The Hatfield School has already added a Homeland Security-style program to its curriculum--its first-ever crisis management course, which was held winter term, 2003.

"The focus was to help senior executive leaders, public-and private-sector, to learn how to be better leaders before, during and after a crisis," says Alison Kelley, a lawyer specializing in mediation and management issues who taught the course and developed the curriculum.

Students--most of them mid-career and almost all working in some form of emergency management--used real-world examples from events like 9/11 and the Columbia space-shuttle explosion. Kelley, an instructor in the Hatfield School's public administration division, is taking the program on the road this fall, offering crisis-management classes in eight Oregon cities a well as in Washington, Idaho and possibly Alaska.

"There are a lot of universities getting into this business right now," says Kelley, but she says nobody is this far along. "I don't know of anybody who offers a course quite like this. I think this is very unique."

Back when the Critical Decision Institute was in its infancy, Tammen, along with Kroeker and Hendricks (who may one day draw a salary from his present position as CDI's executive director) went to Hatfield, Tammen's friend and mentor, for his blessing. Hatfield doesn't recall meeting with Tammen specifically, but the concept behind CDI remains fresh in his mind.

"My reaction was it could be very helpful in saving lives," Hatfield says, giving the Columbus Day storm of 1962 as an example.

"The state was not organized for an emergency at that time," says Hatfield, who was governor at the time. He says lessons learned in that crisis helped the state be better prepared the next year, when a severe flood drowned the city. Hatfield says any kind of advance planning for disasters is a wise idea, and he dismisses criticism that CDI is an attempt to bring pork to Portland in the form of Homeland Security funds.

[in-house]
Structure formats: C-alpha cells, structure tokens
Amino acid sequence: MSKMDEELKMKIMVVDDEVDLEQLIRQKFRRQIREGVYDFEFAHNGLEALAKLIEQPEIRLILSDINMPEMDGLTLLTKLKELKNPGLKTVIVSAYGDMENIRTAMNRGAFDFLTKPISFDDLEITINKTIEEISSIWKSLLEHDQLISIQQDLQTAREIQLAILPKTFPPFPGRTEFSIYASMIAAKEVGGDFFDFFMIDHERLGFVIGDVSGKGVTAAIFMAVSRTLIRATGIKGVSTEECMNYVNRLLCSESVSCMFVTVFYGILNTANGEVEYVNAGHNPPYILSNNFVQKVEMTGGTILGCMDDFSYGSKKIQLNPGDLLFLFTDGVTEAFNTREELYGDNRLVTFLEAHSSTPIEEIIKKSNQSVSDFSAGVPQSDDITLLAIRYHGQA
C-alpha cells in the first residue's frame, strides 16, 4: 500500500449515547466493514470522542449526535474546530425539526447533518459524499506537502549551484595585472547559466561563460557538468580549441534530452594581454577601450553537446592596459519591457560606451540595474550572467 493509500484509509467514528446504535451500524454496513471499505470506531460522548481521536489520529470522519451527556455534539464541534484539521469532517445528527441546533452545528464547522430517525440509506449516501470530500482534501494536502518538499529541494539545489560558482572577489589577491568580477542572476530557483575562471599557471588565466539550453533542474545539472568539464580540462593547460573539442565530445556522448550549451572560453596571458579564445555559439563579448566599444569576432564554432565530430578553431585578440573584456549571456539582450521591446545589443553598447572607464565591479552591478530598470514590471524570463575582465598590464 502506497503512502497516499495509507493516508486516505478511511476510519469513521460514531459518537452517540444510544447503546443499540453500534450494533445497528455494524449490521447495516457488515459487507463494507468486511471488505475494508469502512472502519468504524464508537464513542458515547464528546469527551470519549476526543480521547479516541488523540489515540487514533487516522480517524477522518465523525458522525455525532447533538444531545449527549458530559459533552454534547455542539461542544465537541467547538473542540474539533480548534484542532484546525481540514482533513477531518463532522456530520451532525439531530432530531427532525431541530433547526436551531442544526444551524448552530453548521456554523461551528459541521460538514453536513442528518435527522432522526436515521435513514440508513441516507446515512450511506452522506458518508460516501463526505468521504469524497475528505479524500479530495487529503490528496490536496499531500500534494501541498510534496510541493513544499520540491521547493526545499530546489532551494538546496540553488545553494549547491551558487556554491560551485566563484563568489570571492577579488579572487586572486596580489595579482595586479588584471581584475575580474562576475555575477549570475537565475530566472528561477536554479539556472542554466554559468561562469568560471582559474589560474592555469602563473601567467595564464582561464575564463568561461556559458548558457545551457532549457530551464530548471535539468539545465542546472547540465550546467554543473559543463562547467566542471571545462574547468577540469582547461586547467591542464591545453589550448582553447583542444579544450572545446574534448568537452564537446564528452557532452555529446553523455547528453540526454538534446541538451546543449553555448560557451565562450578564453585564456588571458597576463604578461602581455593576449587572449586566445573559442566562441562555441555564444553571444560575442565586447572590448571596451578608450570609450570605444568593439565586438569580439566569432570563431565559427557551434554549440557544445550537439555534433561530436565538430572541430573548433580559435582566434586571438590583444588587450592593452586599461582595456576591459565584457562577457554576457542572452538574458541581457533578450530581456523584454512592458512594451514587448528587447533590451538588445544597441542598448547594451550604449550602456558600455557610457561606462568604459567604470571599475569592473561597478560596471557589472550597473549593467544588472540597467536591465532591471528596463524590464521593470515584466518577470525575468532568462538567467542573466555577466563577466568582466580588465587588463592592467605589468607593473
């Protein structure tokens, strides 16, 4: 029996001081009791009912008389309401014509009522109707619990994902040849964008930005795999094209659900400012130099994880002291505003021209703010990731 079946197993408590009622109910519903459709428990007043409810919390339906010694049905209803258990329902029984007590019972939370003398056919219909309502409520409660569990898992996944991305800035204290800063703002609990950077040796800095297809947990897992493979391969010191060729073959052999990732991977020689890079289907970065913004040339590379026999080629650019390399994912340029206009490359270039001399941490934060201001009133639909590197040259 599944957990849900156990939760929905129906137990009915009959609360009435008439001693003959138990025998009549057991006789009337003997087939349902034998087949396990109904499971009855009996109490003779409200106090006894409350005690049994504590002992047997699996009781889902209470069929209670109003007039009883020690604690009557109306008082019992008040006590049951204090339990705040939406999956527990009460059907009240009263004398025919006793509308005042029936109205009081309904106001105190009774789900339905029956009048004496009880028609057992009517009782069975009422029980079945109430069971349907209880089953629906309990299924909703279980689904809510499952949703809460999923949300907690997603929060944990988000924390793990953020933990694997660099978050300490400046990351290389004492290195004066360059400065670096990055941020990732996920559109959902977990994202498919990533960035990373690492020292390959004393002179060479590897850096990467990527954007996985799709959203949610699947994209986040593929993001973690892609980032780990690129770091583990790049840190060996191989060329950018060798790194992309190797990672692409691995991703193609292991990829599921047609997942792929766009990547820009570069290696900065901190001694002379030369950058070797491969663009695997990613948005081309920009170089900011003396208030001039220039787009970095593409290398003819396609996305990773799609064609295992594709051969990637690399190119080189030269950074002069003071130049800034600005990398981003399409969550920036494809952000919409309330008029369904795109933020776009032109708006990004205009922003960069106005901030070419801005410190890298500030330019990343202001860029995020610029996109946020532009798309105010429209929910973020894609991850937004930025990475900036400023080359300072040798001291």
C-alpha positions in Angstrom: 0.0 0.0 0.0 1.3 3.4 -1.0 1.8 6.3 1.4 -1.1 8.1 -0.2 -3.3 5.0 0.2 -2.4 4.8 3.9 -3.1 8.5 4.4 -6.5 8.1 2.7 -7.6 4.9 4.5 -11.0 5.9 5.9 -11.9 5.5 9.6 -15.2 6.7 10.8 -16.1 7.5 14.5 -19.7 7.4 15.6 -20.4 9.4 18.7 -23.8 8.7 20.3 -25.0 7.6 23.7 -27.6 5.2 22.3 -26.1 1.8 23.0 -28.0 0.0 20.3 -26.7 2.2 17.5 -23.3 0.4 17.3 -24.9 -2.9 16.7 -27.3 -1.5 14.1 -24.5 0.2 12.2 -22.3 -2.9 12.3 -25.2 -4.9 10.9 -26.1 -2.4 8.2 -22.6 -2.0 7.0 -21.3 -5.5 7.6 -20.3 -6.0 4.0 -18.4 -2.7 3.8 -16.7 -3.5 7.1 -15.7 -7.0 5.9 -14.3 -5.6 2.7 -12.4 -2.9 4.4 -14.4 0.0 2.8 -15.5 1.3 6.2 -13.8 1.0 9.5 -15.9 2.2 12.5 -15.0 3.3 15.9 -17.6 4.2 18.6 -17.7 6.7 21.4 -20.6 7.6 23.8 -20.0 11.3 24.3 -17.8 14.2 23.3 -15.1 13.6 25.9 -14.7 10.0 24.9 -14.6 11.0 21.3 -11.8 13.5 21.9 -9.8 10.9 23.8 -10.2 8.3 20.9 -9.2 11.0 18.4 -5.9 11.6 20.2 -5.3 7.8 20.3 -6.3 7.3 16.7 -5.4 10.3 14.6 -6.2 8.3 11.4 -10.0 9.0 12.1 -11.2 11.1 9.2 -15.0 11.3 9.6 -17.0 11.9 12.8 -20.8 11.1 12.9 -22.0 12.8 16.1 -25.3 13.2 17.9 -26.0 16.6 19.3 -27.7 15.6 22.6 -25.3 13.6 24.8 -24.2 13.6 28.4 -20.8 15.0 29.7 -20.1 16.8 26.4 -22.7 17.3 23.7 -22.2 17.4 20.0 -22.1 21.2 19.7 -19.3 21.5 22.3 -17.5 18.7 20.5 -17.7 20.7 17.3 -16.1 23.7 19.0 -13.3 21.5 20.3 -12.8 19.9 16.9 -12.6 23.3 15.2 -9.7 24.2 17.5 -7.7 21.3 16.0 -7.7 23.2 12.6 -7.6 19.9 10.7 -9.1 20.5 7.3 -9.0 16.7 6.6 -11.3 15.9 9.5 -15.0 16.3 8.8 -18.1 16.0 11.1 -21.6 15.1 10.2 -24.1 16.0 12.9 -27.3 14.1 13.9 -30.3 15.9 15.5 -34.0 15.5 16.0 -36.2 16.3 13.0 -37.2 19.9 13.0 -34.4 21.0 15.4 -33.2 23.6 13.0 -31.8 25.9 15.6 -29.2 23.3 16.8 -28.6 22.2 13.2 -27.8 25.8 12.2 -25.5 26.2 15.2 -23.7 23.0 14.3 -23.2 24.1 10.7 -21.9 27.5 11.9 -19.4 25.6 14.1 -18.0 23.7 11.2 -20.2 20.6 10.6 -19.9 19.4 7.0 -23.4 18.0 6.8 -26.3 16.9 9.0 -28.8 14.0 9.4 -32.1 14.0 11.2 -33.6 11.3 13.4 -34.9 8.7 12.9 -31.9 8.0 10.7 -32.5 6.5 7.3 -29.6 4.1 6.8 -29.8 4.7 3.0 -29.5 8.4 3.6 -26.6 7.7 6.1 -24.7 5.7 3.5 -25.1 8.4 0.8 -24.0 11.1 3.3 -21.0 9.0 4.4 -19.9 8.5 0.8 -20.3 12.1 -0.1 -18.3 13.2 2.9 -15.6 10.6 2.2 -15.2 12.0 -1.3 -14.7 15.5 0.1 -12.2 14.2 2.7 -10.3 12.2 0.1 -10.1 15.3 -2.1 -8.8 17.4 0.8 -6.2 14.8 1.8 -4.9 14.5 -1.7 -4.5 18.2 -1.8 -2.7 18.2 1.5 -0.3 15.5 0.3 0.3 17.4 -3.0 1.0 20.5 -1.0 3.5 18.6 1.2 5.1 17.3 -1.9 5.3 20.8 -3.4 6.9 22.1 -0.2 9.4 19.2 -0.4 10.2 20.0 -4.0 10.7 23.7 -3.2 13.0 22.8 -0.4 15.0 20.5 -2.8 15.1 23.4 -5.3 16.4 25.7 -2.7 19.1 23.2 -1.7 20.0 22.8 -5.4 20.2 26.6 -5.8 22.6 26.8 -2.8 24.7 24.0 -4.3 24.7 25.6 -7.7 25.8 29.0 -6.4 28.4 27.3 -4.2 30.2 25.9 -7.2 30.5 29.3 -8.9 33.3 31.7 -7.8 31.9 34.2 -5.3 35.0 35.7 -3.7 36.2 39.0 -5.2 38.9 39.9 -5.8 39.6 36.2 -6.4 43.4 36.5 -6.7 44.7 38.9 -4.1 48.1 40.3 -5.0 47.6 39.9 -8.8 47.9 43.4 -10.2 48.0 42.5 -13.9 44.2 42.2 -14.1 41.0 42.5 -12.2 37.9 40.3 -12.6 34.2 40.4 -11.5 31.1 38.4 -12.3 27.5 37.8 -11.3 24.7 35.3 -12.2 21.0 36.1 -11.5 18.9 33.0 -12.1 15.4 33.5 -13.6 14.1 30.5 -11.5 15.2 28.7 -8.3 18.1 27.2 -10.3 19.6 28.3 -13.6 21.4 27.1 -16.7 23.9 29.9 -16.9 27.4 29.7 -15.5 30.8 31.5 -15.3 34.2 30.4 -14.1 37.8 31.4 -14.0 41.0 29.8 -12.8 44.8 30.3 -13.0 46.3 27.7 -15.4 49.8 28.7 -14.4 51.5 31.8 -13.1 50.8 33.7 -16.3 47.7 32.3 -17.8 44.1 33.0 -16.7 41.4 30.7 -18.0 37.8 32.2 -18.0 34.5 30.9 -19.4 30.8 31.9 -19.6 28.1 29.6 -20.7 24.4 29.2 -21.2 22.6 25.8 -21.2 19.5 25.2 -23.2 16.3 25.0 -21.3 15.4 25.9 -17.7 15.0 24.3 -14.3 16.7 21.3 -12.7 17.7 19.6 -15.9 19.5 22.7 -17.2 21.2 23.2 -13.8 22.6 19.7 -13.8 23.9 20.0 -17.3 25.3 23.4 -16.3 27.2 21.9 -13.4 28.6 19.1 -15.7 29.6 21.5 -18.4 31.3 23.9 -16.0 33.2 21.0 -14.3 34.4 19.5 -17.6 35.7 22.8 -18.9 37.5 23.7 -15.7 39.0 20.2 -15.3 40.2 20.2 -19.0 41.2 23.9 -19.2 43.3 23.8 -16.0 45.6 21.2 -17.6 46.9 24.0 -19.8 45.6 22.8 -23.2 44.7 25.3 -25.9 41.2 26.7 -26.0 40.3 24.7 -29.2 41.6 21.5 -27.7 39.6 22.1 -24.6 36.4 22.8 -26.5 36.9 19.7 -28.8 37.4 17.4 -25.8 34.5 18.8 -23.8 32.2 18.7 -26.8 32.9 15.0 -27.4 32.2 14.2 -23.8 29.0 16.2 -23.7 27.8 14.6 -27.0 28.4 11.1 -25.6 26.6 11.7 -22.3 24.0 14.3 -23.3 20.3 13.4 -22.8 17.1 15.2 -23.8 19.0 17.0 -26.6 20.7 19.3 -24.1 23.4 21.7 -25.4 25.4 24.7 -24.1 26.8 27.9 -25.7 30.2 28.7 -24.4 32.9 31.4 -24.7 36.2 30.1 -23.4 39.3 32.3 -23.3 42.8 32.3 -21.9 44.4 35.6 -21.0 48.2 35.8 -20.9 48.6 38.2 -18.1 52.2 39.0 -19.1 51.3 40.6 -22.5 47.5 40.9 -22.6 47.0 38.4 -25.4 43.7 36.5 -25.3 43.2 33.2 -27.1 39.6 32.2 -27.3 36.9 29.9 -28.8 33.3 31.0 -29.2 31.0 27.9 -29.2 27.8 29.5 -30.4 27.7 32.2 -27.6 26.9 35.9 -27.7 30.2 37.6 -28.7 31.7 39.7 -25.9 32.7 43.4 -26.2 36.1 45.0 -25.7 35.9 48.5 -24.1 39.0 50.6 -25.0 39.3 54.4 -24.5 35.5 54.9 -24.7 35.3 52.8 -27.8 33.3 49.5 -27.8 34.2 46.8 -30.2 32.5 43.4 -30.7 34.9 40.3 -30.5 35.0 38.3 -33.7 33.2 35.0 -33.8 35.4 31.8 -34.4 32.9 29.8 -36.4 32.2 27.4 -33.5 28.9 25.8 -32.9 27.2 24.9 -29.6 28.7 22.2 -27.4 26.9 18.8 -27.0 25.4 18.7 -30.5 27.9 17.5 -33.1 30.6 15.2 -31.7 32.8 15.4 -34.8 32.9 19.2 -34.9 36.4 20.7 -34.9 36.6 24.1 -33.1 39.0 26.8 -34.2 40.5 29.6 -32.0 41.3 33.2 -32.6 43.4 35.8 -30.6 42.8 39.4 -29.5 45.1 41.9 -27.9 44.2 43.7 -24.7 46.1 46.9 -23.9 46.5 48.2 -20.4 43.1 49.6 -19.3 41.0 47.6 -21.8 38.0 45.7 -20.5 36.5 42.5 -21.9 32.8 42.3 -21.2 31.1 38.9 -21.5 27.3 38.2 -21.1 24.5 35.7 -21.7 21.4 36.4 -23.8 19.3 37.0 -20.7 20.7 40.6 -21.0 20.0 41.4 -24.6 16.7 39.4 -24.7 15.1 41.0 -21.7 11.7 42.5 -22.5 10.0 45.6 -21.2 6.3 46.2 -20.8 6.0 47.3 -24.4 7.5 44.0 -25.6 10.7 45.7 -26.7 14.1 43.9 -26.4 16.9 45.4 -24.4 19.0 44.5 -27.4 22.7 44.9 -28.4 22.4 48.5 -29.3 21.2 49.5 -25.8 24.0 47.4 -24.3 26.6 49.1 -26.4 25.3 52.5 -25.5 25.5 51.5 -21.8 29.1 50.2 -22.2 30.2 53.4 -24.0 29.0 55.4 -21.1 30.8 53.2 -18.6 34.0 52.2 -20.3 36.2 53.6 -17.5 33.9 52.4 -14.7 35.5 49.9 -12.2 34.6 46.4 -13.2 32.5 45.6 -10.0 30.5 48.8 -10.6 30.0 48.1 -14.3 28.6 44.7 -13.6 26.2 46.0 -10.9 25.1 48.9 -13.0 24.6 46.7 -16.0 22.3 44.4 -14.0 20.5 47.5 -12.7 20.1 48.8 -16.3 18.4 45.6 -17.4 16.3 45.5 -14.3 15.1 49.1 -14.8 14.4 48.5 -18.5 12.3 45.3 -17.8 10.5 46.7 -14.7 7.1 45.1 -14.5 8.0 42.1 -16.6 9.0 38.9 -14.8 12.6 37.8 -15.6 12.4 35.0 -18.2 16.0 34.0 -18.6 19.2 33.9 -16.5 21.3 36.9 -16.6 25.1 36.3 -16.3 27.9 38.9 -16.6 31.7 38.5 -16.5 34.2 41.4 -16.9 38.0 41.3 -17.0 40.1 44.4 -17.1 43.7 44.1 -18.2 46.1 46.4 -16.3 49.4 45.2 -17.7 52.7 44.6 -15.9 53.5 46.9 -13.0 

"I think that's fiction," Hatfield says testily. "The fact is, you need resources to develop these preparations. If you don't have them at the local level and you can prove your case as a wise plan, the federal government can step in."

Tammen's memory of his meeting with Hatfield is also a bit blurry, but he does recall that the former senator's only concern was whether CDI had the political backing it needed. Tammen assured him that every member of Oregon's delegation had pledged support for CDI. "He thought that was key," Tammen recalls.

Tammen doesn't find it at all out of character that Hatfield--a World War II veteran and outspoken critic of the Vietnam War who supported nuclear disarmament, helped end U.S. nuclear testing and favored peaceful solutions over military intervention--would in his retirement endorse an initiative to be funded by the Department of Homeland Security. Hatfield did have a reputation for being a consistent opponent of defense spending, but, Tammen added, "Sen. Hatfield also had a reputation for being extremely good about bringing resources back to the State of Oregon."


The University of Denver's School of International Studies began offering a "homeland security" certificate this fall.

Tammen's former National War College colleagues Randy Larsen and David McIntyre are members of the ANSER Institute for Homeland Security. ANSER is lobbying in Washington for CDI and will help develop the curriculum.

In August, leaders of the ANSER Institute visited Portland and spent three days briefing Mayor Vera Katz. ANSER CEO Dr. Ruth David also visited the Oregonian editorial board. A few days later, columnist David Reinhard endorsed the Critical Decision Institute.

This summer, ANSER conducted a mock smallpox attack, "Dark Winter," for government and military leaders. The simulation prompted a wave of media stories about the threat, but critics said it overstated the rate at which the disease would spread.

Two years ago, Tammen approached Gary Perlstein, PSU professor emeritus in the administration of justice, about starting a terrorism institute at the Hatfield School. Perlstein says the plan was jettisoned due to a lack of interest among his colleagues.